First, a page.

To make it so I could remotely control the Pis and configure their networking, I set them up so their wireless interface connected to my home WiFi network, so I could connect to them and control them from my Mac.
At this point, I could see the wired links were up, but they used self-assigned IP addresses, so I couldn't transfer any data between the Dramble Pis and the Compute Module.
So I had to set up static IP addresses for all the Pis and the interfaces. Since networking is half voodoo magic, I won't get into the details of my trials getting 5 different network segments working on the CM4, but if you want all the gory details, check out this GitHub issue: Test 4-interface Intel NIC I340-T4.
I assigned static IP addresses in
/etc/dhcpcd.conf on each Pi so they could all communicate independently.
Then, I installed
iperf on all the Pis to measure the bandwidth. I ran five instances of
iperf --server on the Compute Module, each one bound to a different IP, and I ran
iperf on each of the Pis and my Mac simultaneously, one instance connecting to each interface.
And the result was pretty good, but not quite as fast as I'd hoped.
In total, with five independent Gigabit network interfaces, I got 3.06 Gbps of throughput. And I individually tested each interface to make sure they got around 940 Mbps, and they all did when tested on their own... So theoretically, 5 Gbps was possible.
I also tested three interfaces together, and all three were able to saturate the PCIe bus with about 3 Gbps of throughput.
But then I tried also testing three interfaces and the Pi's built-in Ethernet... and noticed that I still only got about 3 Gbps! I tried different combinations, like three Intel interfaces and the onboard interface, two Intel interfaces and the onboard interface, and in every case, the maximum throughput was right around 3 Gbps.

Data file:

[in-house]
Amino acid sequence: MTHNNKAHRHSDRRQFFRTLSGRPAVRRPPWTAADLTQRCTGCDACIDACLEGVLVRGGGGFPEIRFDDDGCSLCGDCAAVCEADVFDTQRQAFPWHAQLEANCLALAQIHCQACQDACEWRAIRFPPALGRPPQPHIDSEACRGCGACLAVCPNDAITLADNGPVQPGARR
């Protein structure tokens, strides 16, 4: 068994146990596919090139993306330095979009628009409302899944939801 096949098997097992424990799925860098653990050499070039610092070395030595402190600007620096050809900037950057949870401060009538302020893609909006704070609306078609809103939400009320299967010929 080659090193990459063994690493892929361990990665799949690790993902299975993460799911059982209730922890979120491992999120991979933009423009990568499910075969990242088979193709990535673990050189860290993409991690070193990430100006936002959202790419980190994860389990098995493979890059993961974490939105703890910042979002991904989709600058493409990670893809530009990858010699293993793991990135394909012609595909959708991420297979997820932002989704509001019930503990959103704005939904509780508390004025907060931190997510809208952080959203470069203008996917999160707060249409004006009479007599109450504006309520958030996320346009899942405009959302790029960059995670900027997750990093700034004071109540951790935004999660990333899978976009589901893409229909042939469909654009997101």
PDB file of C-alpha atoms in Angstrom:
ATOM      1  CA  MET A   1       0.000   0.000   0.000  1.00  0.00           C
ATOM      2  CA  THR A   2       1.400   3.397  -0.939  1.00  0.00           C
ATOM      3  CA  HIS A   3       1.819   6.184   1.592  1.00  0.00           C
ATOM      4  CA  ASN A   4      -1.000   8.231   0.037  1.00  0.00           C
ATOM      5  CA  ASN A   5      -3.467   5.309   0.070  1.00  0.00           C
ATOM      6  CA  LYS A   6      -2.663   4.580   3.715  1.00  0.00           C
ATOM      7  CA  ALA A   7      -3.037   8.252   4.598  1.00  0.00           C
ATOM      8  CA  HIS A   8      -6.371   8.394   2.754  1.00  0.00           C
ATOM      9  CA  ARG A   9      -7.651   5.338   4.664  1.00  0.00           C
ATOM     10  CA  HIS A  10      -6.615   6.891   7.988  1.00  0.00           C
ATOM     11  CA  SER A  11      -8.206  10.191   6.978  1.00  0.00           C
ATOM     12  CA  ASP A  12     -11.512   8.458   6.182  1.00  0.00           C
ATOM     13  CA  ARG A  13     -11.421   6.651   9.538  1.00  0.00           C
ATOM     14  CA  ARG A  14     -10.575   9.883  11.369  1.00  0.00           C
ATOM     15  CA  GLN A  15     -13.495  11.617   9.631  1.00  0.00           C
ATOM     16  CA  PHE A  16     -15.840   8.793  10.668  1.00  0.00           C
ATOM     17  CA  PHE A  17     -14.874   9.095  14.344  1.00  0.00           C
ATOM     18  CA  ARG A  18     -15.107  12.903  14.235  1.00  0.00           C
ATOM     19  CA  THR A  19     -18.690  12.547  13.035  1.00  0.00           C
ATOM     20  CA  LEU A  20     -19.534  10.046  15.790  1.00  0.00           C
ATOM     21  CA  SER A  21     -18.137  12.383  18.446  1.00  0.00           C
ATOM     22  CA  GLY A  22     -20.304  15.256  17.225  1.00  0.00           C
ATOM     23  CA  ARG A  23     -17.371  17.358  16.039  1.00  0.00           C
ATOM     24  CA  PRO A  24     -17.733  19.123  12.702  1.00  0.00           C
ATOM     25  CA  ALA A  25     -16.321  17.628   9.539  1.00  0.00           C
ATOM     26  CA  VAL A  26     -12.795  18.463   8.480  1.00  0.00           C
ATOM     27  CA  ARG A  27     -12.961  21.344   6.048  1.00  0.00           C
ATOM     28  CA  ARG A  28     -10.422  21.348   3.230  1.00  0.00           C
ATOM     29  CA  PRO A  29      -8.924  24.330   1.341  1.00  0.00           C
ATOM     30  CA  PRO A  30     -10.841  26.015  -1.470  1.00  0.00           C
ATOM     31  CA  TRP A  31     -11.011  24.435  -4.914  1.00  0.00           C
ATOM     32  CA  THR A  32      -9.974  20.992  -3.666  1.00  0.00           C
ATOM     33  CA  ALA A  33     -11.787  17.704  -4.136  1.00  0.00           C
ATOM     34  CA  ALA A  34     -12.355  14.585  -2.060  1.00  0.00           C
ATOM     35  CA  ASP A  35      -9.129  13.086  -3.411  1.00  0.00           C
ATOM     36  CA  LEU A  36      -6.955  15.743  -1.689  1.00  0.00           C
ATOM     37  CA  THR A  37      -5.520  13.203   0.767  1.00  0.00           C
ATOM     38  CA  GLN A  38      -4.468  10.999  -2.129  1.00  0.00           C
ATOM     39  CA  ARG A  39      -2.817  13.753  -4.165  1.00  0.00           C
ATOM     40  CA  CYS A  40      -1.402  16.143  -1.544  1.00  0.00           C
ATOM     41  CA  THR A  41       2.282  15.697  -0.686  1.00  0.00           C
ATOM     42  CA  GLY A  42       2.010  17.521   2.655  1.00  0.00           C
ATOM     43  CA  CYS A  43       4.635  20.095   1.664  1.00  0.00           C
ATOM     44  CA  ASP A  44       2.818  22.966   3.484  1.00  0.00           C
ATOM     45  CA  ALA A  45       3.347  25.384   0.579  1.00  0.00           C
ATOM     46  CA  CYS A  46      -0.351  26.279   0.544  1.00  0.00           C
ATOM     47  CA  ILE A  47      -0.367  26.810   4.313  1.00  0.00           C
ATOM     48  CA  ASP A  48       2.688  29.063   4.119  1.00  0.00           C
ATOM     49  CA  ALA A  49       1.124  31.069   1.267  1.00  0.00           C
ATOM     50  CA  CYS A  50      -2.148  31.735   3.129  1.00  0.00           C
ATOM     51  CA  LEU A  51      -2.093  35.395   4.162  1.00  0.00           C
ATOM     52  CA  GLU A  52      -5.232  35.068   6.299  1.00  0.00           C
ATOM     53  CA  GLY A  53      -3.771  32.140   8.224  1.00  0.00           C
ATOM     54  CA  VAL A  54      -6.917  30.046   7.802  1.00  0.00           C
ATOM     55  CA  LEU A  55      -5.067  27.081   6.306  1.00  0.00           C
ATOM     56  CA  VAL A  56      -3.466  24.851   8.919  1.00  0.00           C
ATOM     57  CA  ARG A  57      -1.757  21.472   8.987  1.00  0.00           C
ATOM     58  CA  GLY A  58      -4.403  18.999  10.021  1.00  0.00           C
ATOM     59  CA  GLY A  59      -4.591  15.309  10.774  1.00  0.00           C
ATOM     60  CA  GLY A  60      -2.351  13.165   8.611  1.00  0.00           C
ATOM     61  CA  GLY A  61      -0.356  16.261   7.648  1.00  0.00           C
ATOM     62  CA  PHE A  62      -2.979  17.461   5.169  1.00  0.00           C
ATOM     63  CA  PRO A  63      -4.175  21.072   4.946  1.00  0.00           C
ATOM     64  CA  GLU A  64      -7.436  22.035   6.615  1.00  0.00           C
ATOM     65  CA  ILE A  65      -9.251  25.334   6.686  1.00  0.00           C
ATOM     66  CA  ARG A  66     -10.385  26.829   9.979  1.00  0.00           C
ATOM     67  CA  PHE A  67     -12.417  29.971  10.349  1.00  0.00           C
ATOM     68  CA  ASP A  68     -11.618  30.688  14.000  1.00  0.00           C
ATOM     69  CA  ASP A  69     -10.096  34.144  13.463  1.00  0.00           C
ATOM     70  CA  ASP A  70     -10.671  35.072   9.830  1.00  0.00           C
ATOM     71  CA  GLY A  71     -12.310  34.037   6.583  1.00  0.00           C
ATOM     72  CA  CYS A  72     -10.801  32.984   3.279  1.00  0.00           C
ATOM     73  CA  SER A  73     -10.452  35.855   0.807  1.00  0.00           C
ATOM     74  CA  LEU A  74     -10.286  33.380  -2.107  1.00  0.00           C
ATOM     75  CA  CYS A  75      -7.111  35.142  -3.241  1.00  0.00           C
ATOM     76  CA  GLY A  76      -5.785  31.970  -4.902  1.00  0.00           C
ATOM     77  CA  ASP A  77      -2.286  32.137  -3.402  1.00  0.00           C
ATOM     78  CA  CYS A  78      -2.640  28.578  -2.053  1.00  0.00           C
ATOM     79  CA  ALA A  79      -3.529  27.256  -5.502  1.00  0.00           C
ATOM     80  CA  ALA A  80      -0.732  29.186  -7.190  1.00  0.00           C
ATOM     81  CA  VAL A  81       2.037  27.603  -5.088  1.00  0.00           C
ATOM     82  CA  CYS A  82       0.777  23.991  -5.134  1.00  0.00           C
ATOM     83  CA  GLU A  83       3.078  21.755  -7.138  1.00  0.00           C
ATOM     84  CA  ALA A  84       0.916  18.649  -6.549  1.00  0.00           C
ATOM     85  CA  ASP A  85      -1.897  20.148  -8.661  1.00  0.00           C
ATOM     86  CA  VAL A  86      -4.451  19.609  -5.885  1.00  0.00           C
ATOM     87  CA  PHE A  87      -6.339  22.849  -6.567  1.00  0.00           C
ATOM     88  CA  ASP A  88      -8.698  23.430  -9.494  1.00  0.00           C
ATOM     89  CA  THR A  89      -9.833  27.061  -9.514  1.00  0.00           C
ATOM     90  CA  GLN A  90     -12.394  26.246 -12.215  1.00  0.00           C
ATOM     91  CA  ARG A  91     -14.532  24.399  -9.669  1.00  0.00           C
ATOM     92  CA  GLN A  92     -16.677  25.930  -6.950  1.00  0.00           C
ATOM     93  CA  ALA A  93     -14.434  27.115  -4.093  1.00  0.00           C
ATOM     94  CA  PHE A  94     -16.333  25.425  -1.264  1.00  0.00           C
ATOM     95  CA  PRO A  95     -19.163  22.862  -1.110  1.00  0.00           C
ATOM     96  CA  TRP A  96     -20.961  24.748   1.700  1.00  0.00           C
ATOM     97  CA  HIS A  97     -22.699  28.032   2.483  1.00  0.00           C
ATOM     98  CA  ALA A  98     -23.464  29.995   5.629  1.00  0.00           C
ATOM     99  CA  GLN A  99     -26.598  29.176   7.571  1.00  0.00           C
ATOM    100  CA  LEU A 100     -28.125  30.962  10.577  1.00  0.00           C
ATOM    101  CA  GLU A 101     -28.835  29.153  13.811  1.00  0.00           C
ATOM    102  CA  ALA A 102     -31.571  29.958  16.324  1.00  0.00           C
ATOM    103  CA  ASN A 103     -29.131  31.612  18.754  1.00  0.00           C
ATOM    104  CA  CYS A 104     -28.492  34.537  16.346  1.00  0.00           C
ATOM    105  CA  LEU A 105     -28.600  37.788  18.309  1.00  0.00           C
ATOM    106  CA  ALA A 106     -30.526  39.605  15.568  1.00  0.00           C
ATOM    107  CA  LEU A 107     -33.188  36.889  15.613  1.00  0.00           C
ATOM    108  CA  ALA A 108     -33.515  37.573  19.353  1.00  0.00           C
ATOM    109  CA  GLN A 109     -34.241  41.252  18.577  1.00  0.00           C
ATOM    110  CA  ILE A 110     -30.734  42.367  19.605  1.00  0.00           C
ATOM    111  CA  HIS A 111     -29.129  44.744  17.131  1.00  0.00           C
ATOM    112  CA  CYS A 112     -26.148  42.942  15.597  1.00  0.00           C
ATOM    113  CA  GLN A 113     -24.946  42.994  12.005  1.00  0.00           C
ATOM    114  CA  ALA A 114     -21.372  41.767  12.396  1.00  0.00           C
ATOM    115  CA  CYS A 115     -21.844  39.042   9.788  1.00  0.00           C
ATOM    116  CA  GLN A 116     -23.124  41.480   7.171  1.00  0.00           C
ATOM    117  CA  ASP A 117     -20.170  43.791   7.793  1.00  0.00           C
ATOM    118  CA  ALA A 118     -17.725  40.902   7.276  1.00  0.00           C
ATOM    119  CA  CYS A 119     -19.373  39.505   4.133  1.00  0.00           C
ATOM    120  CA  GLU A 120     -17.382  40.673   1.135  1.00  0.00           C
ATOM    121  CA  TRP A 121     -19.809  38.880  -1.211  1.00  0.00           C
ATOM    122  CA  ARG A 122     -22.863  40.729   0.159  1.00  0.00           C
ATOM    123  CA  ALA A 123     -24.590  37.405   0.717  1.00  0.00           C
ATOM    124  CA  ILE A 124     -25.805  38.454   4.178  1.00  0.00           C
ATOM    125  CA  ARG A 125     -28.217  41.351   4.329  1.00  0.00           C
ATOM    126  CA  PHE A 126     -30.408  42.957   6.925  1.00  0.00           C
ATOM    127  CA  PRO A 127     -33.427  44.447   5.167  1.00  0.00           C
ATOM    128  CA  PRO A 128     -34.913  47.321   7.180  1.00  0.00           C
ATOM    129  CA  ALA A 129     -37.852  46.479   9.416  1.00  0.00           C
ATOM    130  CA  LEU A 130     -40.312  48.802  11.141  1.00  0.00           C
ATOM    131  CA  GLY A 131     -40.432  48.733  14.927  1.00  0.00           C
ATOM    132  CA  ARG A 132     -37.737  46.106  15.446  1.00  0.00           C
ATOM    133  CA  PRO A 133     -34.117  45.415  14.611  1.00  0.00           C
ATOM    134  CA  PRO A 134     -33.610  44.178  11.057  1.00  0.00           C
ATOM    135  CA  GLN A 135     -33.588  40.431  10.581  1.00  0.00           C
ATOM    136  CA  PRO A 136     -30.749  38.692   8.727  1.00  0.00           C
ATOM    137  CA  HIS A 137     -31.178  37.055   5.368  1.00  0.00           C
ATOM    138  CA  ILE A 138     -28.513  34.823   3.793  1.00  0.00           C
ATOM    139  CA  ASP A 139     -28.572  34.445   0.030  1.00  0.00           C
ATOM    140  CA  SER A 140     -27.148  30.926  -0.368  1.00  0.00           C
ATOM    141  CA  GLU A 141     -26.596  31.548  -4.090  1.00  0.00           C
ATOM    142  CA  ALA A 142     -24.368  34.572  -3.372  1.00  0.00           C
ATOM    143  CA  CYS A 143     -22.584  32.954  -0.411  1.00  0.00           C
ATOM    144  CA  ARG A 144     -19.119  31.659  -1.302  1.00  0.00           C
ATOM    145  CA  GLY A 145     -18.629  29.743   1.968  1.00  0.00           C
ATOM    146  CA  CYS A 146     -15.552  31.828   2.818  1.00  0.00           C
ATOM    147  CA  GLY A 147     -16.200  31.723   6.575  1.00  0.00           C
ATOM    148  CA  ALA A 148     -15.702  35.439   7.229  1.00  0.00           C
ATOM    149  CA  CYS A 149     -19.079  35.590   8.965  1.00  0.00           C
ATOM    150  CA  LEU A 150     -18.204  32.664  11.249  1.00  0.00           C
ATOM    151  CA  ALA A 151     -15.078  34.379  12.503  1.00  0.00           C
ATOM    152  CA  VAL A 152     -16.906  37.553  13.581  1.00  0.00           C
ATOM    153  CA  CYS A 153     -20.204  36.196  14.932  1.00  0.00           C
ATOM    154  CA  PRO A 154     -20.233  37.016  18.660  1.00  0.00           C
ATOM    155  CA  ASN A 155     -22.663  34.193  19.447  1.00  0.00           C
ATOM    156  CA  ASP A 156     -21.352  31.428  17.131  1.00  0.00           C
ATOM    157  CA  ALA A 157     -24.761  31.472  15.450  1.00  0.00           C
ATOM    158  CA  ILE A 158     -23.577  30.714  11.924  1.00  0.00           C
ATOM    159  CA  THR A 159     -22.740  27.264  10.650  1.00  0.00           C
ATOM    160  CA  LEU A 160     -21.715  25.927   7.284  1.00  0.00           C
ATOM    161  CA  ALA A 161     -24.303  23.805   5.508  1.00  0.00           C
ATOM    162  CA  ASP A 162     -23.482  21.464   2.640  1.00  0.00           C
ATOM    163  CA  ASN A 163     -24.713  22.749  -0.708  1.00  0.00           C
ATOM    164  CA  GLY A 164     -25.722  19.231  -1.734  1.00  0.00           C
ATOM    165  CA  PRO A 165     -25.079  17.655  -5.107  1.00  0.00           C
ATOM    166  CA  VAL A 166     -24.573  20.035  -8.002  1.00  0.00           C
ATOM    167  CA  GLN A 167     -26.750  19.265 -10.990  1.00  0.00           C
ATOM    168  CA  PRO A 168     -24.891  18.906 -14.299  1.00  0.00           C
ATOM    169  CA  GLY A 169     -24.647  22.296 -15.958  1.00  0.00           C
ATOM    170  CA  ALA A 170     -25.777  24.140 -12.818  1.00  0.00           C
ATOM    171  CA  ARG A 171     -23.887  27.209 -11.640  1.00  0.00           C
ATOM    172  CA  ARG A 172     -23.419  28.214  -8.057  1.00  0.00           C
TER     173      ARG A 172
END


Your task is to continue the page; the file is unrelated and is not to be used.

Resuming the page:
I was really hoping to be able to break through to 4 Gbps but it seems like there may be some other limits I'm hitting in the Pi's networking stack. Maybe there's some setting I'm missing? Let me know in the comments!
Anyways, benchmarks are great, but even better than knowing you can get multiple Gigabit interfaces on a Pi is realizing you can now use the Pi to do some intelligent networking operations, like behaving as a router or a firewall!
What do you do with this thing?
The next thing I'd like to try is installing OpenWRT or pfSense, and setting up a fully custom firewall... but right now I need to put a pin in this project to save some time for a few other projects I'm working on and cards I'm testing—like a 10 GbE NIC!
Speaking of which, all the testing details for the Intel I340-T4, and all the other PCIe cards I'm testing, are available through my Raspberry Pi PCI Express Card database.
I'll be posting more results from other cards as soon as I can get them tested!